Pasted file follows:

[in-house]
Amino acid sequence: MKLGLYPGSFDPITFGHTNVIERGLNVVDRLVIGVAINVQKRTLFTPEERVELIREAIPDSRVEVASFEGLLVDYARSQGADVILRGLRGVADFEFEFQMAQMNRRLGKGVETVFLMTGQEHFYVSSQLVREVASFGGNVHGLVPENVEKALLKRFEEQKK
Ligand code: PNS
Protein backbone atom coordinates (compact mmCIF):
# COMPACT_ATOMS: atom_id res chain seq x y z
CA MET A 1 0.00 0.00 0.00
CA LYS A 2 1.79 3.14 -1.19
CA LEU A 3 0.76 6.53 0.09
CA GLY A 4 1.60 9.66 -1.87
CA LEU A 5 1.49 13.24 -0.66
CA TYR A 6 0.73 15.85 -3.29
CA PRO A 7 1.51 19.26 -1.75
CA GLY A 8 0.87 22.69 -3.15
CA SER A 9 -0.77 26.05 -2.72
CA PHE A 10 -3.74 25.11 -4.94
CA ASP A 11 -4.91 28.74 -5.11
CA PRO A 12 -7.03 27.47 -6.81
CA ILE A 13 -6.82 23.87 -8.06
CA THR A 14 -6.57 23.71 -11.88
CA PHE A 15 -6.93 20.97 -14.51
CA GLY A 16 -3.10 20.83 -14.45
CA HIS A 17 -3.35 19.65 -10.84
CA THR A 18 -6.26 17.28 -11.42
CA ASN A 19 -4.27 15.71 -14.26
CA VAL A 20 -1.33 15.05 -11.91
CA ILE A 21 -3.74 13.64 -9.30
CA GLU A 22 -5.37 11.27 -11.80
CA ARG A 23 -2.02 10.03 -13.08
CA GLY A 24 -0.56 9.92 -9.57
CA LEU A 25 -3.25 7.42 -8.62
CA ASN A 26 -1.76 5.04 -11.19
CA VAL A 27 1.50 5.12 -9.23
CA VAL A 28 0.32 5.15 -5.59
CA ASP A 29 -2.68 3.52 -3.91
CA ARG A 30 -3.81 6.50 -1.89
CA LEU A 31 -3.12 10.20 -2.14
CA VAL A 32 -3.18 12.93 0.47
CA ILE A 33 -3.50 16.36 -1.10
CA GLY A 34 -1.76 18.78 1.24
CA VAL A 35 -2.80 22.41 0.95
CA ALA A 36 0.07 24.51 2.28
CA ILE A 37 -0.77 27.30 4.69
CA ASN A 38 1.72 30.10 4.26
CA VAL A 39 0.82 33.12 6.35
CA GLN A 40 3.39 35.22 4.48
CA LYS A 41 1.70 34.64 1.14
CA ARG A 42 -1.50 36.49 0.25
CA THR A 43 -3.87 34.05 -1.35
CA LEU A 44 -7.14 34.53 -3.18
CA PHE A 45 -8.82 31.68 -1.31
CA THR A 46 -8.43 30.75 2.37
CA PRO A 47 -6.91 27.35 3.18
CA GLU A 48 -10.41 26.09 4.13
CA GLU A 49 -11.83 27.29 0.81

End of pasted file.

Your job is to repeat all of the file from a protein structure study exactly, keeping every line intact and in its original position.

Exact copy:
[in-house]
Amino acid sequence: MKLGLYPGSFDPITFGHTNVIERGLNVVDRLVIGVAINVQKRTLFTPEERVELIREAIPDSRVEVASFEGLLVDYARSQGADVILRGLRGVADFEFEFQMAQMNRRLGKGVETVFLMTGQEHFYVSSQLVREVASFGGNVHGLVPENVEKALLKRFEEQKK
Ligand code: PNS
Protein backbone atom coordinates (compact mmCIF):
# COMPACT_ATOMS: atom_id res chain seq x y z
CA MET A 1 0.00 0.00 0.00
CA LYS A 2 1.79 3.14 -1.19
CA LEU A 3 0.76 6.53 0.09
CA GLY A 4 1.60 9.66 -1.87
CA LEU A 5 1.49 13.24 -0.66
CA TYR A 6 0.73 15.85 -3.29
CA PRO A 7 1.51 19.26 -1.75
CA GLY A 8 0.87 22.69 -3.15
CA SER A 9 -0.77 26.05 -2.72
CA PHE A 10 -3.74 25.11 -4.94
CA ASP A 11 -4.91 28.74 -5.11
CA PRO A 12 -7.03 27.47 -6.81
CA ILE A 13 -6.82 23.87 -8.06
CA THR A 14 -6.57 23.71 -11.88
CA PHE A 15 -6.93 20.97 -14.51
CA GLY A 16 -3.10 20.83 -14.45
CA HIS A 17 -3.35 19.65 -10.84
CA THR A 18 -6.26 17.28 -11.42
CA ASN A 19 -4.27 15.71 -14.26
CA VAL A 20 -1.33 15.05 -11.91
CA ILE A 21 -3.74 13.64 -9.30
CA GLU A 22 -5.37 11.27 -11.80
CA ARG A 23 -2.02 10.03 -13.08
CA GLY A 24 -0.56 9.92 -9.57
CA LEU A 25 -3.25 7.42 -8.62
CA ASN A 26 -1.76 5.04 -11.19
CA VAL A 27 1.50 5.12 -9.23
CA VAL A 28 0.32 5.15 -5.59
CA ASP A 29 -2.68 3.52 -3.91
CA ARG A 30 -3.81 6.50 -1.89
CA LEU A 31 -3.12 10.20 -2.14
CA VAL A 32 -3.18 12.93 0.47
CA ILE A 33 -3.50 16.36 -1.10
CA GLY A 34 -1.76 18.78 1.24
CA VAL A 35 -2.80 22.41 0.95
CA ALA A 36 0.07 24.51 2.28
CA ILE A 37 -0.77 27.30 4.69
CA ASN A 38 1.72 30.10 4.26
CA VAL A 39 0.82 33.12 6.35
CA GLN A 40 3.39 35.22 4.48
CA LYS A 41 1.70 34.64 1.14
CA ARG A 42 -1.50 36.49 0.25
CA THR A 43 -3.87 34.05 -1.35
CA LEU A 44 -7.14 34.53 -3.18
CA PHE A 45 -8.82 31.68 -1.31
CA THR A 46 -8.43 30.75 2.37
CA PRO A 47 -6.91 27.35 3.18
CA GLU A 48 -10.41 26.09 4.13
CA GLU A 49 -11.83 27.29 0.81